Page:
Australian Executor Trustees senior technical services manager Julie Steed said the superannuation reforms mean that there is greater need for individuals to look at alternative structures outside of superannuation as a way of paying income streams to their dependants.
SMSF trustees, she said, may want to establish testamentary discretionary trusts in their will, for example, and ensure they’ve got appropriate people appointed as trustees of those trusts, who can not only control not only the tax effectiveness but also control who actually receives the benefit.
“If I’ve got a scenario where I’ve got $4 million in super, and I want that to go to each of my three children, and that’s what my binding death benefit says, then each of those children can get their $1.33 million, but they can each only have a third of the $1.6 million staying in super,” she said.
“So a lot of the time you’ll have scenarios where you might have that amount each and they might be quite sensible and leave their $533,000 as a death benefit pension, but then what’s going to happen to the money that has to come out of the super system?”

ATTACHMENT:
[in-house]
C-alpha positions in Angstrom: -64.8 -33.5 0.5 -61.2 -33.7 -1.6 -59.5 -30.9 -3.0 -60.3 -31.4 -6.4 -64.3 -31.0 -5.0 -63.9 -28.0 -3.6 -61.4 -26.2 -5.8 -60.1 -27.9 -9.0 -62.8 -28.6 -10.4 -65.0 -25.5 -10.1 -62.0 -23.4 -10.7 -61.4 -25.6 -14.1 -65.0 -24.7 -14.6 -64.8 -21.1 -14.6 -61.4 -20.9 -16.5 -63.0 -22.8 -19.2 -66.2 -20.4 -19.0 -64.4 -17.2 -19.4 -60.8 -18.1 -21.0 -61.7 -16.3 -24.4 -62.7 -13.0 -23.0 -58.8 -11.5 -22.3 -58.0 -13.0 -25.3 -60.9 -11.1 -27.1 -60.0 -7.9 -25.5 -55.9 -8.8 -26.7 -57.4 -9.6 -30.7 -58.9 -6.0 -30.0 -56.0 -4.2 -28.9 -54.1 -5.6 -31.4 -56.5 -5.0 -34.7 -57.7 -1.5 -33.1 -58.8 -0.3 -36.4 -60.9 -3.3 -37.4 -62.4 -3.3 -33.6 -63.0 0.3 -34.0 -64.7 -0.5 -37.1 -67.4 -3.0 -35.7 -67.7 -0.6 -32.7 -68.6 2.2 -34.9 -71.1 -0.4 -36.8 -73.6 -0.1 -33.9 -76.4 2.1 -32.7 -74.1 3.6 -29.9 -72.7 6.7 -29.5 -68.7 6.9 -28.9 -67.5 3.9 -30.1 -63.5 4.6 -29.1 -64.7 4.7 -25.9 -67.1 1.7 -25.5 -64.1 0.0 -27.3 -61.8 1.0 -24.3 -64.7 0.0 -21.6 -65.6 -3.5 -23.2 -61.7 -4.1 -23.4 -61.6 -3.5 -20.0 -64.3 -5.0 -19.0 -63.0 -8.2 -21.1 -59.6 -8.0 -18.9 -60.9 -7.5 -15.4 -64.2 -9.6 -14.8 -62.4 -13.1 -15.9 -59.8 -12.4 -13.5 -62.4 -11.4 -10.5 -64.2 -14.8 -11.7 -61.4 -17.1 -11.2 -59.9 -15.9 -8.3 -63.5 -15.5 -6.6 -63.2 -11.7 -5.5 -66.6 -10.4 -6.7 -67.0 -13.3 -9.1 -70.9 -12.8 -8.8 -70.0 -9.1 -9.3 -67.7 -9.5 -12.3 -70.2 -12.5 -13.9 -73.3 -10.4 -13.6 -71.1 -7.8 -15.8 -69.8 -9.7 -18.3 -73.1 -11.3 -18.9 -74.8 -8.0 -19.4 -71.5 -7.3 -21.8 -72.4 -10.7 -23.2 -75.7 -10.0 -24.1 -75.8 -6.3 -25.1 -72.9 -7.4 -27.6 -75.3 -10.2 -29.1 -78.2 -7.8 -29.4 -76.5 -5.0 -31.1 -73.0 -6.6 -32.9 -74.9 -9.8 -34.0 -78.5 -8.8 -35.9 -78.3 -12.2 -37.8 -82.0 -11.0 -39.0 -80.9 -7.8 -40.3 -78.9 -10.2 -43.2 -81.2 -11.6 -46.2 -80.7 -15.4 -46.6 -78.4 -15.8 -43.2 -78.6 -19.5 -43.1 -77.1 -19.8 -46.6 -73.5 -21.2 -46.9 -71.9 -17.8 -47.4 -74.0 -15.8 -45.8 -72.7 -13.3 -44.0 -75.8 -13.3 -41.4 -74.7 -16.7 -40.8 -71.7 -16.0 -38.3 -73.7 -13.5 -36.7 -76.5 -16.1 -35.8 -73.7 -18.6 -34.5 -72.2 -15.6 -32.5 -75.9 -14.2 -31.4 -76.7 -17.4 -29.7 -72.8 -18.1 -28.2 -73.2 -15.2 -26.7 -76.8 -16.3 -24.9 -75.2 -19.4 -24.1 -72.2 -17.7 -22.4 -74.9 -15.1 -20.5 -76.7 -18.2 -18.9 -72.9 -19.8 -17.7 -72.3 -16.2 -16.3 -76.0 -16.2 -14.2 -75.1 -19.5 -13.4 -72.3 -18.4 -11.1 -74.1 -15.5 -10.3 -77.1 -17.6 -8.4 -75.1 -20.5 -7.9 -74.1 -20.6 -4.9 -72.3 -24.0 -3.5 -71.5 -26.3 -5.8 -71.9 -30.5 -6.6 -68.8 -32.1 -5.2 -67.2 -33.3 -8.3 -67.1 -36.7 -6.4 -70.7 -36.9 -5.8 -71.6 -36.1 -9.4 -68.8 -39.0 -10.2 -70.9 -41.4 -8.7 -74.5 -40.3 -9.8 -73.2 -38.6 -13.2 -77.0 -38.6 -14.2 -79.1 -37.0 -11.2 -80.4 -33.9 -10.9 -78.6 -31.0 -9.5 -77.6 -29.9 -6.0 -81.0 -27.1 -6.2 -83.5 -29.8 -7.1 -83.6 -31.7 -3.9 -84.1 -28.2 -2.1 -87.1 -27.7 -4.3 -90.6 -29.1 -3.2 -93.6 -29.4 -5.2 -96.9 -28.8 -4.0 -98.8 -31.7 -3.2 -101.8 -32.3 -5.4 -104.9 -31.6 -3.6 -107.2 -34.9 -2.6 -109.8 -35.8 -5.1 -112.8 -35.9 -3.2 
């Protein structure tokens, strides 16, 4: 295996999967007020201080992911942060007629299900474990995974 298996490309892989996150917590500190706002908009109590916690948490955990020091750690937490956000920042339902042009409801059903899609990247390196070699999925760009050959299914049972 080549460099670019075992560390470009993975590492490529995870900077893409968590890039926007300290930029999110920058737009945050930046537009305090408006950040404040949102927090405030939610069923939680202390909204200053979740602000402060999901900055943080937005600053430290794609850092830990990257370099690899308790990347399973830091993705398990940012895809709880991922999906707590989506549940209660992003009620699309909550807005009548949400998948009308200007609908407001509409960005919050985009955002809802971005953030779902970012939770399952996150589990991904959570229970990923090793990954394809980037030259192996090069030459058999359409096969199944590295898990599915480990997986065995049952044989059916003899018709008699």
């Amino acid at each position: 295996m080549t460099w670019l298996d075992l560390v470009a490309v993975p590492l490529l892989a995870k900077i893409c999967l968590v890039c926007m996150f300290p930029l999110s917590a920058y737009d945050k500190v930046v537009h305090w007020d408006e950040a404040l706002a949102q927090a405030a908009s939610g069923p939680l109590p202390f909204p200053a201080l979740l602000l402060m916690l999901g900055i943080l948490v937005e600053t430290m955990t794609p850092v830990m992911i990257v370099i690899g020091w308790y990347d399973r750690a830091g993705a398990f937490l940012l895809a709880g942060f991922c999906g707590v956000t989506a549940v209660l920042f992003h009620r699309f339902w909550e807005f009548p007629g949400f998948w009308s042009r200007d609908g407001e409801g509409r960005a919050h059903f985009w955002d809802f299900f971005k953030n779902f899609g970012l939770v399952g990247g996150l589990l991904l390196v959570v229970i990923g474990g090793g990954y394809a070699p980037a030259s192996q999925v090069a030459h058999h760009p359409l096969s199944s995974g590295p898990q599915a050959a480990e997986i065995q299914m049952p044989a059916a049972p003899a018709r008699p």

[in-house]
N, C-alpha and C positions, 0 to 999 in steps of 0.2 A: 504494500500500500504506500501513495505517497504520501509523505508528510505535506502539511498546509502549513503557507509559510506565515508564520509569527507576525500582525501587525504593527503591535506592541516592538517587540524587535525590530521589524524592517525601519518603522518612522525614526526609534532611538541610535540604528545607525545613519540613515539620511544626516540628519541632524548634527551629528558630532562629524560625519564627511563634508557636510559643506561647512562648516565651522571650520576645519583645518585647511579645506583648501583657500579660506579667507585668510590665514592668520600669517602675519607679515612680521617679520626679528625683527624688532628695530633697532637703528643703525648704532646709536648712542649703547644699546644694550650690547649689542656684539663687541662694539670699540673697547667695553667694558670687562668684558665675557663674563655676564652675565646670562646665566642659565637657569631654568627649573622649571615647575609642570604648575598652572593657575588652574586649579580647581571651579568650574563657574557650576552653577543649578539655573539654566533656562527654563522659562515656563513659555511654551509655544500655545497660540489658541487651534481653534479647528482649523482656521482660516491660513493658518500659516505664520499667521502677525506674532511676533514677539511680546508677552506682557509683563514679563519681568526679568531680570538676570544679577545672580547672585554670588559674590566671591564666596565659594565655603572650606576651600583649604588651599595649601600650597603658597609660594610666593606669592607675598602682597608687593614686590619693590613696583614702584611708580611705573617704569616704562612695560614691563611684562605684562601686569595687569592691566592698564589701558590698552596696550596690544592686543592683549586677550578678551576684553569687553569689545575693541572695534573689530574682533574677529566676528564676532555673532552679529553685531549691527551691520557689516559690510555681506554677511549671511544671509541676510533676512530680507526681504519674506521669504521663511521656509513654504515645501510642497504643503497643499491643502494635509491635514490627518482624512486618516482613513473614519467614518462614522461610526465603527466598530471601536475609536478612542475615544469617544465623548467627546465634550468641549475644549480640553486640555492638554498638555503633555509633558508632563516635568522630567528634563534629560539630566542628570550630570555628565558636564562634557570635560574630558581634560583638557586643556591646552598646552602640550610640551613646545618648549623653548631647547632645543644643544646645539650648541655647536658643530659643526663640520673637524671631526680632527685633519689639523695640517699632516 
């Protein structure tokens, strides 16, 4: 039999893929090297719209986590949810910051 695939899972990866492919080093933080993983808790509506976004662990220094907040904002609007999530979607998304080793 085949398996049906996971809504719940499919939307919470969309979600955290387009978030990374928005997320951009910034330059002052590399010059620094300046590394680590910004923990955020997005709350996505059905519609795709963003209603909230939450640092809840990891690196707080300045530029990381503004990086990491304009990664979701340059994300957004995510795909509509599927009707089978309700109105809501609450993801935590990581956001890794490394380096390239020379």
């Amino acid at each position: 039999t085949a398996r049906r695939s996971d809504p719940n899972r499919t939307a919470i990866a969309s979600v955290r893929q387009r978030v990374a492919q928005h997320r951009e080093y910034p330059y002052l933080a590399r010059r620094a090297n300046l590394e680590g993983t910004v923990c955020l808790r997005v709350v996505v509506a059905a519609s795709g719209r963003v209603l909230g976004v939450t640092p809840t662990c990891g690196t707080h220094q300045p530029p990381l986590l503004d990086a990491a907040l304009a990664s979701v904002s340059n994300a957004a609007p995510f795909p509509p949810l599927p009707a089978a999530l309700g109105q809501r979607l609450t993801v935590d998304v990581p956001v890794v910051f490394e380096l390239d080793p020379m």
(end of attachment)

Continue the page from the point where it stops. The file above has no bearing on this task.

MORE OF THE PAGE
While this isn’t usually a problem for younger children under the age of 18 because their legal guardian will control their finances, it could be an issue for younger adults who are 18 for example, she said.
“If $1 million has to come out of the super system then you tend to see erratic spending. In my experience the parents of adolescents, while they’re interested in the tax effectiveness [of their estate planning], they’re far more interested in being in control of their money and making sure that the children can’t make inappropriate choices or choices that the parents rather they didn’t make.”
Establishing a testamentary trust in the will can therefore create peace of mind for the parents, she said.